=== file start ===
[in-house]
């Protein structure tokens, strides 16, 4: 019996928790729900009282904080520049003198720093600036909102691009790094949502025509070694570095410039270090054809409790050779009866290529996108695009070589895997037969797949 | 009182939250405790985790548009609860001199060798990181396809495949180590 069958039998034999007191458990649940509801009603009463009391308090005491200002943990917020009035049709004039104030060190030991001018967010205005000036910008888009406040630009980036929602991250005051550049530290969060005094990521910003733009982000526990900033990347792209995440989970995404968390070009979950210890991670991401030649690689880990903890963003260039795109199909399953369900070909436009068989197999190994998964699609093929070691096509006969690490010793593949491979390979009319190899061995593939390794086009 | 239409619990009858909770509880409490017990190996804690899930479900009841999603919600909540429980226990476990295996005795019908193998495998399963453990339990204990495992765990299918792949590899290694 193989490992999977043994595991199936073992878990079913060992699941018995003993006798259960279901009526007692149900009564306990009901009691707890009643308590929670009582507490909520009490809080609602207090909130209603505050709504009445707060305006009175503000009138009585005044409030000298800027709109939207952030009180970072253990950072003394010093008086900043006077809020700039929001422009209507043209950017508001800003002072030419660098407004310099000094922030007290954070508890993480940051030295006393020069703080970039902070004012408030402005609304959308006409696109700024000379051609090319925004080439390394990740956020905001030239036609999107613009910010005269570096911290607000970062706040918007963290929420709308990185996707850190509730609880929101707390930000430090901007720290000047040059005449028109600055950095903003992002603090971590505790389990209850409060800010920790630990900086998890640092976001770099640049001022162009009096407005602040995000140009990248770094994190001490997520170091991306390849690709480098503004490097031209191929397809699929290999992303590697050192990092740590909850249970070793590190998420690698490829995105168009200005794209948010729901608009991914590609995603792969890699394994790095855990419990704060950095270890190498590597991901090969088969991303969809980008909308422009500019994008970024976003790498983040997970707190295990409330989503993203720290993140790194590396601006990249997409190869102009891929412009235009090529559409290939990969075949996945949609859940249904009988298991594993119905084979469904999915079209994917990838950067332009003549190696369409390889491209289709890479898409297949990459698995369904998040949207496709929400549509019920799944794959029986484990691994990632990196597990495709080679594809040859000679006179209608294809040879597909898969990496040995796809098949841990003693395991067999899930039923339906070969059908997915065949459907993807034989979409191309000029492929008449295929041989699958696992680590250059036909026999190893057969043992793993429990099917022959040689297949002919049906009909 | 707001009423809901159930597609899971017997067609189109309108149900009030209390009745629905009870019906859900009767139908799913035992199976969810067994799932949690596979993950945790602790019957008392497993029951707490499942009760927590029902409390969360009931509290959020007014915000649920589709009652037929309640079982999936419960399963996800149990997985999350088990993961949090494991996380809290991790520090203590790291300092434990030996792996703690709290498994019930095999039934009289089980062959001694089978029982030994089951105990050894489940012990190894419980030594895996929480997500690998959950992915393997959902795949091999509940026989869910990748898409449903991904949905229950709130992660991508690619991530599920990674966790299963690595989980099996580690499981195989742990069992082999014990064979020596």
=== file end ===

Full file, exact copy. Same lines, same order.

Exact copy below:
[in-house]
């Protein structure tokens, strides 16, 4: 019996928790729900009282904080520049003198720093600036909102691009790094949502025509070694570095410039270090054809409790050779009866290529996108695009070589895997037969797949 | 009182939250405790985790548009609860001199060798990181396809495949180590 069958039998034999007191458990649940509801009603009463009391308090005491200002943990917020009035049709004039104030060190030991001018967010205005000036910008888009406040630009980036929602991250005051550049530290969060005094990521910003733009982000526990900033990347792209995440989970995404968390070009979950210890991670991401030649690689880990903890963003260039795109199909399953369900070909436009068989197999190994998964699609093929070691096509006969690490010793593949491979390979009319190899061995593939390794086009 | 239409619990009858909770509880409490017990190996804690899930479900009841999603919600909540429980226990476990295996005795019908193998495998399963453990339990204990495992765990299918792949590899290694 193989490992999977043994595991199936073992878990079913060992699941018995003993006798259960279901009526007692149900009564306990009901009691707890009643308590929670009582507490909520009490809080609602207090909130209603505050709504009445707060305006009175503000009138009585005044409030000298800027709109939207952030009180970072253990950072003394010093008086900043006077809020700039929001422009209507043209950017508001800003002072030419660098407004310099000094922030007290954070508890993480940051030295006393020069703080970039902070004012408030402005609304959308006409696109700024000379051609090319925004080439390394990740956020905001030239036609999107613009910010005269570096911290607000970062706040918007963290929420709308990185996707850190509730609880929101707390930000430090901007720290000047040059005449028109600055950095903003992002603090971590505790389990209850409060800010920790630990900086998890640092976001770099640049001022162009009096407005602040995000140009990248770094994190001490997520170091991306390849690709480098503004490097031209191929397809699929290999992303590697050192990092740590909850249970070793590190998420690698490829995105168009200005794209948010729901608009991914590609995603792969890699394994790095855990419990704060950095270890190498590597991901090969088969991303969809980008909308422009500019994008970024976003790498983040997970707190295990409330989503993203720290993140790194590396601006990249997409190869102009891929412009235009090529559409290939990969075949996945949609859940249904009988298991594993119905084979469904999915079209994917990838950067332009003549190696369409390889491209289709890479898409297949990459698995369904998040949207496709929400549509019920799944794959029986484990691994990632990196597990495709080679594809040859000679006179209608294809040879597909898969990496040995796809098949841990003693395991067999899930039923339906070969059908997915065949459907993807034989979409191309000029492929008449295929041989699958696992680590250059036909026999190893057969043992793993429990099917022959040689297949002919049906009909 | 707001009423809901159930597609899971017997067609189109309108149900009030209390009745629905009870019906859900009767139908799913035992199976969810067994799932949690596979993950945790602790019957008392497993029951707490499942009760927590029902409390969360009931509290959020007014915000649920589709009652037929309640079982999936419960399963996800149990997985999350088990993961949090494991996380809290991790520090203590790291300092434990030996792996703690709290498994019930095999039934009289089980062959001694089978029982030994089951105990050894489940012990190894419980030594895996929480997500690998959950992915393997959902795949091999509940026989869910990748898409449903991904949905229950709130992660991508690619991530599920990674966790299963690595989980099996580690499981195989742990069992082999014990064979020596």